Protected bike lane on Halifax's Dalhousie campus loses some protection
The university has removed some of the plastic posts that separate bicycles from vehicles in front of the Dalhousie Arts Centre.
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A local cycling group said it’s shocked after an announcement Thursday that a protected bike lane on Dalhousie University campus would no longer be completely protected.
In a “neighbourhood notice” from the university sent by email Thursday morning, the university announced it had removed the bollards – plastic posts that separate bicycle traffic from vehicular traffic – in front of the Dalhousie Arts Centre, the building that houses the Rebecca Cohn Theatre, “to alleviate traffic congestion associated with large frequent events.”
“It took a long time to get the bicycle lane in on University Avenue … and it is a pilot project so that leaves a little bit of room for tweaking it, but removing the barriers from the bicycle lane is not a tweak,” said Halifax Cycling Coaltion executive director Kelsey Lane. “In fact, that’s a huge change, and it completely changes the nature of the bicycle lane itself.”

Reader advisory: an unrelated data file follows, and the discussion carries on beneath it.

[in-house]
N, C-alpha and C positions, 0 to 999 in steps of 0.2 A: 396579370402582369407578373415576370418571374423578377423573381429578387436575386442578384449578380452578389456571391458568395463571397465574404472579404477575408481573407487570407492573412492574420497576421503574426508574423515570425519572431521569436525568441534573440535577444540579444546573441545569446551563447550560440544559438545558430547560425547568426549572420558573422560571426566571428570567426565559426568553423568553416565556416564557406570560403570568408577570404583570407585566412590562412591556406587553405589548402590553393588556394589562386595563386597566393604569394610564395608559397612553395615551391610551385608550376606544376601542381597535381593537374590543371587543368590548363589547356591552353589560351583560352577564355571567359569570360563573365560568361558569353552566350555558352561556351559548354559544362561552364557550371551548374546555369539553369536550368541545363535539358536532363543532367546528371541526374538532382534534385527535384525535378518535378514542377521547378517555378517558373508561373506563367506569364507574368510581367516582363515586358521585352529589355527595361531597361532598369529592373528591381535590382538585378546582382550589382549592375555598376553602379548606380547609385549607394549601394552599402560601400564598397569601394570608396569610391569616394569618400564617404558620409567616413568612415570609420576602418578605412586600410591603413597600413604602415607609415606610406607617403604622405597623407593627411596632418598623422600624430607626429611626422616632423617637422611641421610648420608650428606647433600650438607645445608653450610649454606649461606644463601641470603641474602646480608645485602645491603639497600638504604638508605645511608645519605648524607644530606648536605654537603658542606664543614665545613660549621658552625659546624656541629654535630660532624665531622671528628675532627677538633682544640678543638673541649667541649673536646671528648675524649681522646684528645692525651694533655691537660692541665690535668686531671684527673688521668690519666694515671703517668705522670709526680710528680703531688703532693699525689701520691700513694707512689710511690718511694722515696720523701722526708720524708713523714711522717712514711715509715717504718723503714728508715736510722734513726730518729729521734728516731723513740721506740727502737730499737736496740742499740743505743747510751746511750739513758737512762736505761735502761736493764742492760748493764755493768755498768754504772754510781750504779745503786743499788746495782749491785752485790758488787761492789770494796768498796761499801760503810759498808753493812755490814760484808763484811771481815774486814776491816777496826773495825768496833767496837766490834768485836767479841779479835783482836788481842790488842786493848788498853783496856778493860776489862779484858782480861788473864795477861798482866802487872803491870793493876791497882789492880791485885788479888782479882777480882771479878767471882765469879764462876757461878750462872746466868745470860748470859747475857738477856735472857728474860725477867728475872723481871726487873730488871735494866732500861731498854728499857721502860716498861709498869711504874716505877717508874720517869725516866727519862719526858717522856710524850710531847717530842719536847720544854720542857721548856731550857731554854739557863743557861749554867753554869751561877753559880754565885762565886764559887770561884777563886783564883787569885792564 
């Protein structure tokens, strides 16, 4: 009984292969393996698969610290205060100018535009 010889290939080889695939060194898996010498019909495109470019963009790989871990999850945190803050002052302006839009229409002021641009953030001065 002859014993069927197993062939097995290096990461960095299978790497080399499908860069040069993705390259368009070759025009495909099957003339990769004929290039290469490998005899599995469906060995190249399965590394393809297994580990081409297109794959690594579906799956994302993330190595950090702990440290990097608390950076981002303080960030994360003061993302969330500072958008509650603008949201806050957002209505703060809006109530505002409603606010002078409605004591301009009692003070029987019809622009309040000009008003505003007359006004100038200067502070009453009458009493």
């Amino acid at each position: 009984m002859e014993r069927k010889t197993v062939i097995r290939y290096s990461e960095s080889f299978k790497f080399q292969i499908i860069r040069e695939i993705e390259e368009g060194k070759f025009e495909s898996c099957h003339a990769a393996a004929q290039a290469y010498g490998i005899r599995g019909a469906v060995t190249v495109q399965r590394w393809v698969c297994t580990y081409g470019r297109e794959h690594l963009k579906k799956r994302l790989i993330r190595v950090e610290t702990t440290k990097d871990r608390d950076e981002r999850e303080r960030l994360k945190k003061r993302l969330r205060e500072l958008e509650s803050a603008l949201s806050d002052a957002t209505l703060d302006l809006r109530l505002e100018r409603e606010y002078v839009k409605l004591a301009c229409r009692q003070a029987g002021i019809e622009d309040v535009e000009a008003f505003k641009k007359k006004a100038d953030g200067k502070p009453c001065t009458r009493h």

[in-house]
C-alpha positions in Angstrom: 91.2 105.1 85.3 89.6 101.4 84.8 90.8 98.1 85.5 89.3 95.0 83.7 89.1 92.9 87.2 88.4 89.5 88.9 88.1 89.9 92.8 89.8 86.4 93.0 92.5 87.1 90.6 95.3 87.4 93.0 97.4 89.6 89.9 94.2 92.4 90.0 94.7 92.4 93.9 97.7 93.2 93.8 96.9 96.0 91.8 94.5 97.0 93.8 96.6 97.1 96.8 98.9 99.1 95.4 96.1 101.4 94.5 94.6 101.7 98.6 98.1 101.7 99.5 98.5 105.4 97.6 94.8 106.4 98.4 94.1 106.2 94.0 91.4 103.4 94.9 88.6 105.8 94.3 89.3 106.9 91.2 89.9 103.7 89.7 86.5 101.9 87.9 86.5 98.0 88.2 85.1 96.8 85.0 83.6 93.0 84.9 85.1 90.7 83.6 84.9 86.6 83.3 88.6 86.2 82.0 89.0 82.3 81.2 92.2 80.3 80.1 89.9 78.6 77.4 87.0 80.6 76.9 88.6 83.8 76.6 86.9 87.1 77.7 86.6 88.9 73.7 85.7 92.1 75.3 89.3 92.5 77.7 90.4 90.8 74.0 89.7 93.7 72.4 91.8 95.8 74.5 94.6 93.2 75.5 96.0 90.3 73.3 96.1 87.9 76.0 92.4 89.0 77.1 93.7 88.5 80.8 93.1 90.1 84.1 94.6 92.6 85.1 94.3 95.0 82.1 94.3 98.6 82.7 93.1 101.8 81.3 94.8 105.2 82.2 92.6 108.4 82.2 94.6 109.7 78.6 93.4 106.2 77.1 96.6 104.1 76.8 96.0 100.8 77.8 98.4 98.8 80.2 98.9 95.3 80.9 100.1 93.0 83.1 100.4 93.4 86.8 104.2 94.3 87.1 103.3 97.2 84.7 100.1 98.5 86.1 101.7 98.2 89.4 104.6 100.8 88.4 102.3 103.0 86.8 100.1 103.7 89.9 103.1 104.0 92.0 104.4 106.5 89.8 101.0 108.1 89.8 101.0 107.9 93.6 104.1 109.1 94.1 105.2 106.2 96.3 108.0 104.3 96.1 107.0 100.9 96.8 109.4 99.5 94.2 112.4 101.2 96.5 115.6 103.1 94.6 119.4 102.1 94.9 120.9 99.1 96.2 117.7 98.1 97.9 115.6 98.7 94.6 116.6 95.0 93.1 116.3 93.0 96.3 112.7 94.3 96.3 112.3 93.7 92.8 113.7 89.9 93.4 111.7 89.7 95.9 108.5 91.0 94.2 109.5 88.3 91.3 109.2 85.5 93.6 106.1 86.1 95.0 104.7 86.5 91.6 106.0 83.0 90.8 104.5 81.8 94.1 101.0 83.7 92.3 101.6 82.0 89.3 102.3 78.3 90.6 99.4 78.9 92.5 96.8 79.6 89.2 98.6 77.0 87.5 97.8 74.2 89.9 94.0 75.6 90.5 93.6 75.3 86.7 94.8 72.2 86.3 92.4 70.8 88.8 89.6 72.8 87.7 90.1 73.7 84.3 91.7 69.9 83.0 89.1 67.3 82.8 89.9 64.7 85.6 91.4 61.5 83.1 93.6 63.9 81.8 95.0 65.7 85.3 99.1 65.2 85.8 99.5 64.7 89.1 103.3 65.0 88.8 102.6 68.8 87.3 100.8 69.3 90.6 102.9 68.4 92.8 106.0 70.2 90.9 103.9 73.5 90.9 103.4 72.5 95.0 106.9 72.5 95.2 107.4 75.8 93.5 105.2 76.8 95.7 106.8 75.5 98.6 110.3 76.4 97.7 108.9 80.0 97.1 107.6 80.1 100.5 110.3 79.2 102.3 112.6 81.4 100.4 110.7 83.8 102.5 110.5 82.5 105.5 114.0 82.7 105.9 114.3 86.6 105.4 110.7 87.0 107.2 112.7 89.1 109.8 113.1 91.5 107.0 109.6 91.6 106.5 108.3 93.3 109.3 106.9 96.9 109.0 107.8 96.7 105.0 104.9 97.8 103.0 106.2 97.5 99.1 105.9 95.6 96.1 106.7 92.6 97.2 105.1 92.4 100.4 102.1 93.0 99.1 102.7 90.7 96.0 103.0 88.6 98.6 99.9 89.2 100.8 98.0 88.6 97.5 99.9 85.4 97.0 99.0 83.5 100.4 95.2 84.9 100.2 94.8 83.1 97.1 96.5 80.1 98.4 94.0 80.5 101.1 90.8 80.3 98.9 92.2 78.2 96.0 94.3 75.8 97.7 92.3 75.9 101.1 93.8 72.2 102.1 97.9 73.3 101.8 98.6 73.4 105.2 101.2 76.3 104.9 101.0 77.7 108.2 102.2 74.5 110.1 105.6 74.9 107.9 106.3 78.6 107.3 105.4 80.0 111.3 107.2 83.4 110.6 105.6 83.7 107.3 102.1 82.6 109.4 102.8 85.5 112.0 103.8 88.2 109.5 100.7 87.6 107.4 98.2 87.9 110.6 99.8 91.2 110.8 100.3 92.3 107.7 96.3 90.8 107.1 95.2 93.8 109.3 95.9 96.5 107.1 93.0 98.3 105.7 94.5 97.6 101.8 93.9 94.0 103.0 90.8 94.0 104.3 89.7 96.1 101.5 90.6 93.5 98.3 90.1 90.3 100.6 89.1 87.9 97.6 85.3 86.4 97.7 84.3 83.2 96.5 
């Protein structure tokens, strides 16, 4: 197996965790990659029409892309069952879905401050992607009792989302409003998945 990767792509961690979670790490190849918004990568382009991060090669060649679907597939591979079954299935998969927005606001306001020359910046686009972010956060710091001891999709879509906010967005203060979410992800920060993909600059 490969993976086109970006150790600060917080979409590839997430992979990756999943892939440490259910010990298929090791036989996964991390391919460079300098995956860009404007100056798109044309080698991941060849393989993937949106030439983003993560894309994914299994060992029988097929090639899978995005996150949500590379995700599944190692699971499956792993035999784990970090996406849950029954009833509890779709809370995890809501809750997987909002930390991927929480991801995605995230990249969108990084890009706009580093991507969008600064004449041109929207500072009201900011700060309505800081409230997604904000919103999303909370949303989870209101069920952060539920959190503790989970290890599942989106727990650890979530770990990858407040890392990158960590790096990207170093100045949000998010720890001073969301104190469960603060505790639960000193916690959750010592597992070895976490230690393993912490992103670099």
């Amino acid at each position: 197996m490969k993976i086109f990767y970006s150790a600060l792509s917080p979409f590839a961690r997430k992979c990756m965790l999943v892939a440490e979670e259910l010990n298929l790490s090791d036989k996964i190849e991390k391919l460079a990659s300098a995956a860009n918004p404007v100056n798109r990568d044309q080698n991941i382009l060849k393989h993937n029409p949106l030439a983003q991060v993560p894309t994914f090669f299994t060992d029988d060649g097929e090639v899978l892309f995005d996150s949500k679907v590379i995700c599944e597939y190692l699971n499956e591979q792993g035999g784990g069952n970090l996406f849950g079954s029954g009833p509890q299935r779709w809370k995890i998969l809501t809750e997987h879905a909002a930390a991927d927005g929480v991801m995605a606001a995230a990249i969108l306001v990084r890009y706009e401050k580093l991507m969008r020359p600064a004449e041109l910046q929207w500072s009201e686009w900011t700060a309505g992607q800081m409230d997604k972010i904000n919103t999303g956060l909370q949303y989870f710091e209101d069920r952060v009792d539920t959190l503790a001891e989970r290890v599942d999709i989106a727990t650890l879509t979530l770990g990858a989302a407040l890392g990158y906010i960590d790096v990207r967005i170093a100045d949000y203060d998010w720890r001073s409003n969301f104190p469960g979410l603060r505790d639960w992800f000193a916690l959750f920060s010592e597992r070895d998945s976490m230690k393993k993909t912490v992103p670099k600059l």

The bike lane was installed in September on University Avenue between LeMarchant and Robie streets, nearly two years after it was originally conceived of. The lane is a two-year pilot project designed to figure out what works and what doesn't.
And according to feedback to the university has received, bollards in front of the Arts Centre don’t work.
Rochelle Owen, the director of Dalhousie’s office of sustainability, said they’d received about 150 comments on the bike lane, most of them related to the Arts Centre. She said the change only affects one eighth of the bike lane.
“The idea behind making that modification is to still have a lane for cyclists, so that’s not taken away, but just to create less confusion about loading and unloading during peak times,” she said.
Lane said the modification will deter people from cycling to the university.
“It’s not 100 per cent acceptable to see them revert to the status quo of concentrating on cars instead of looking forward to the future of sustainable transportation in Halifax,” she said.